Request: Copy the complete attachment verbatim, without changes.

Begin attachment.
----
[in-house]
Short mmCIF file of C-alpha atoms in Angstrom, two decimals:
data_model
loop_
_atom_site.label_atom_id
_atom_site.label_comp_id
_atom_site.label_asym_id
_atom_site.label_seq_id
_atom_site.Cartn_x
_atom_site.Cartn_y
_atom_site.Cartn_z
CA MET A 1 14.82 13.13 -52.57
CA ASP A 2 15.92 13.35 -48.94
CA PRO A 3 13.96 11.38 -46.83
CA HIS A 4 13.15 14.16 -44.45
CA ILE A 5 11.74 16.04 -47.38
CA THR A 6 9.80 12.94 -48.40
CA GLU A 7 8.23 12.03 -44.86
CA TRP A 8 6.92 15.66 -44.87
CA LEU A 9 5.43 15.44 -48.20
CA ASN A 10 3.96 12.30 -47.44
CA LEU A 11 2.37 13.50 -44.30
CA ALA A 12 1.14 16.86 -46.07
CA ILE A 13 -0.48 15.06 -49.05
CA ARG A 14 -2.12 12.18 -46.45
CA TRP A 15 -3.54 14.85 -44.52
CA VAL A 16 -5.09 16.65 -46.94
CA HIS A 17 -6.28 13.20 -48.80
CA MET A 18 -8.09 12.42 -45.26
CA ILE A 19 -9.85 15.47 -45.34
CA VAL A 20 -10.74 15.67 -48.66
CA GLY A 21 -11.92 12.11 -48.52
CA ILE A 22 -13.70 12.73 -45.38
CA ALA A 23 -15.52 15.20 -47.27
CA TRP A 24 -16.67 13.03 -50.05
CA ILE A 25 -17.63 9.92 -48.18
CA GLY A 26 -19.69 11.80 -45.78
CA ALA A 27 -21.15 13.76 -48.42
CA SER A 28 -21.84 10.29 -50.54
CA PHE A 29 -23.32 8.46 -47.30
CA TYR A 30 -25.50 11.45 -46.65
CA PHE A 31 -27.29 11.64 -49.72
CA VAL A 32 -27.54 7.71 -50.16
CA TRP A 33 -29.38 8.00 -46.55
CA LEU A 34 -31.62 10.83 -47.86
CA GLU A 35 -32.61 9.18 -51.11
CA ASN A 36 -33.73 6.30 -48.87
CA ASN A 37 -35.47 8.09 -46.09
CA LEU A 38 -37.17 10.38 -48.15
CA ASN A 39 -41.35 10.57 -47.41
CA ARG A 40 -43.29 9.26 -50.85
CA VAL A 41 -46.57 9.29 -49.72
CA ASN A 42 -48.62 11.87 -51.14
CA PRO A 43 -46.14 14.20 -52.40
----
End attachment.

[in-house]
Short mmCIF file of C-alpha atoms in Angstrom, two decimals:
data_model
loop_
_atom_site.label_atom_id
_atom_site.label_comp_id
_atom_site.label_asym_id
_atom_site.label_seq_id
_atom_site.Cartn_x
_atom_site.Cartn_y
_atom_site.Cartn_z
CA MET A 1 14.82 13.13 -52.57
CA ASP A 2 15.92 13.35 -48.94
CA PRO A 3 13.96 11.38 -46.83
CA HIS A 4 13.15 14.16 -44.45
CA ILE A 5 11.74 16.04 -47.38
CA THR A 6 9.80 12.94 -48.40
CA GLU A 7 8.23 12.03 -44.86
CA TRP A 8 6.92 15.66 -44.87
CA LEU A 9 5.43 15.44 -48.20
CA ASN A 10 3.96 12.30 -47.44
CA LEU A 11 2.37 13.50 -44.30
CA ALA A 12 1.14 16.86 -46.07
CA ILE A 13 -0.48 15.06 -49.05
CA ARG A 14 -2.12 12.18 -46.45
CA TRP A 15 -3.54 14.85 -44.52
CA VAL A 16 -5.09 16.65 -46.94
CA HIS A 17 -6.28 13.20 -48.80
CA MET A 18 -8.09 12.42 -45.26
CA ILE A 19 -9.85 15.47 -45.34
CA VAL A 20 -10.74 15.67 -48.66
CA GLY A 21 -11.92 12.11 -48.52
CA ILE A 22 -13.70 12.73 -45.38
CA ALA A 23 -15.52 15.20 -47.27
CA TRP A 24 -16.67 13.03 -50.05
CA ILE A 25 -17.63 9.92 -48.18
CA GLY A 26 -19.69 11.80 -45.78
CA ALA A 27 -21.15 13.76 -48.42
CA SER A 28 -21.84 10.29 -50.54
CA PHE A 29 -23.32 8.46 -47.30
CA TYR A 30 -25.50 11.45 -46.65
CA PHE A 31 -27.29 11.64 -49.72
CA VAL A 32 -27.54 7.71 -50.16
CA TRP A 33 -29.38 8.00 -46.55
CA LEU A 34 -31.62 10.83 -47.86
CA GLU A 35 -32.61 9.18 -51.11
CA ASN A 36 -33.73 6.30 -48.87
CA ASN A 37 -35.47 8.09 -46.09
CA LEU A 38 -37.17 10.38 -48.15
CA ASN A 39 -41.35 10.57 -47.41
CA ARG A 40 -43.29 9.26 -50.85
CA VAL A 41 -46.57 9.29 -49.72
CA ASN A 42 -48.62 11.87 -51.14
CA PRO A 43 -46.14 14.20 -52.40